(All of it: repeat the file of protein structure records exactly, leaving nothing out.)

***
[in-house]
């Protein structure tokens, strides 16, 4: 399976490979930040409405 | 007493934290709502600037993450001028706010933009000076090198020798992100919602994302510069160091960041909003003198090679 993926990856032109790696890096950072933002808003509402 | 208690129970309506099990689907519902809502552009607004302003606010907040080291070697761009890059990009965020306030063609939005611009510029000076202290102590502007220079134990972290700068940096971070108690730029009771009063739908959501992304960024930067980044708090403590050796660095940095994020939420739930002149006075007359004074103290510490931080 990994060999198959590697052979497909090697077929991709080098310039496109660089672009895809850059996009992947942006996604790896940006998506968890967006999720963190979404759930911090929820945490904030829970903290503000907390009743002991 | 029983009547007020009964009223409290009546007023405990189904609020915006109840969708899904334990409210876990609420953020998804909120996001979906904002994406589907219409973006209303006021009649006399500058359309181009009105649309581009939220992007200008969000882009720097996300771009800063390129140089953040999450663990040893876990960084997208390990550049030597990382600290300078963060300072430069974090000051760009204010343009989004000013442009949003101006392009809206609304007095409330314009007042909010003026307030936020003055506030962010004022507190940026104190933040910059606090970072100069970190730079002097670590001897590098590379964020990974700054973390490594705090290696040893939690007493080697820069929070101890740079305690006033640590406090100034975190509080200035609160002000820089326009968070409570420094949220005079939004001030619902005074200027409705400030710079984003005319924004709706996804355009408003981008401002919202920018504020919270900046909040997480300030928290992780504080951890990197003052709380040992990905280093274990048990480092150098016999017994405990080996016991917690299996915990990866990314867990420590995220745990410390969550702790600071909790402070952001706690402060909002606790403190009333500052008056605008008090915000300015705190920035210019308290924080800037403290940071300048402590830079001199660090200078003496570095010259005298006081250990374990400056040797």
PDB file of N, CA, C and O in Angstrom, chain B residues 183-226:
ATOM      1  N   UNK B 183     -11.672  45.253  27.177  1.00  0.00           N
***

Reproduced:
[in-house]
């Protein structure tokens, strides 16, 4: 399976490979930040409405 | 007493934290709502600037993450001028706010933009000076090198020798992100919602994302510069160091960041909003003198090679 993926990856032109790696890096950072933002808003509402 | 208690129970309506099990689907519902809502552009607004302003606010907040080291070697761009890059990009965020306030063609939005611009510029000076202290102590502007220079134990972290700068940096971070108690730029009771009063739908959501992304960024930067980044708090403590050796660095940095994020939420739930002149006075007359004074103290510490931080 990994060999198959590697052979497909090697077929991709080098310039496109660089672009895809850059996009992947942006996604790896940006998506968890967006999720963190979404759930911090929820945490904030829970903290503000907390009743002991 | 029983009547007020009964009223409290009546007023405990189904609020915006109840969708899904334990409210876990609420953020998804909120996001979906904002994406589907219409973006209303006021009649006399500058359309181009009105649309581009939220992007200008969000882009720097996300771009800063390129140089953040999450663990040893876990960084997208390990550049030597990382600290300078963060300072430069974090000051760009204010343009989004000013442009949003101006392009809206609304007095409330314009007042909010003026307030936020003055506030962010004022507190940026104190933040910059606090970072100069970190730079002097670590001897590098590379964020990974700054973390490594705090290696040893939690007493080697820069929070101890740079305690006033640590406090100034975190509080200035609160002000820089326009968070409570420094949220005079939004001030619902005074200027409705400030710079984003005319924004709706996804355009408003981008401002919202920018504020919270900046909040997480300030928290992780504080951890990197003052709380040992990905280093274990048990480092150098016999017994405990080996016991917690299996915990990866990314867990420590995220745990410390969550702790600071909790402070952001706690402060909002606790403190009333500052008056605008008090915000300015705190920035210019308290924080800037403290940071300048402590830079001199660090200078003496570095010259005298006081250990374990400056040797």
PDB file of N, CA, C and O in Angstrom, chain B residues 183-226:
ATOM      1  N   UNK B 183     -11.672  45.253  27.177  1.00  0.00           N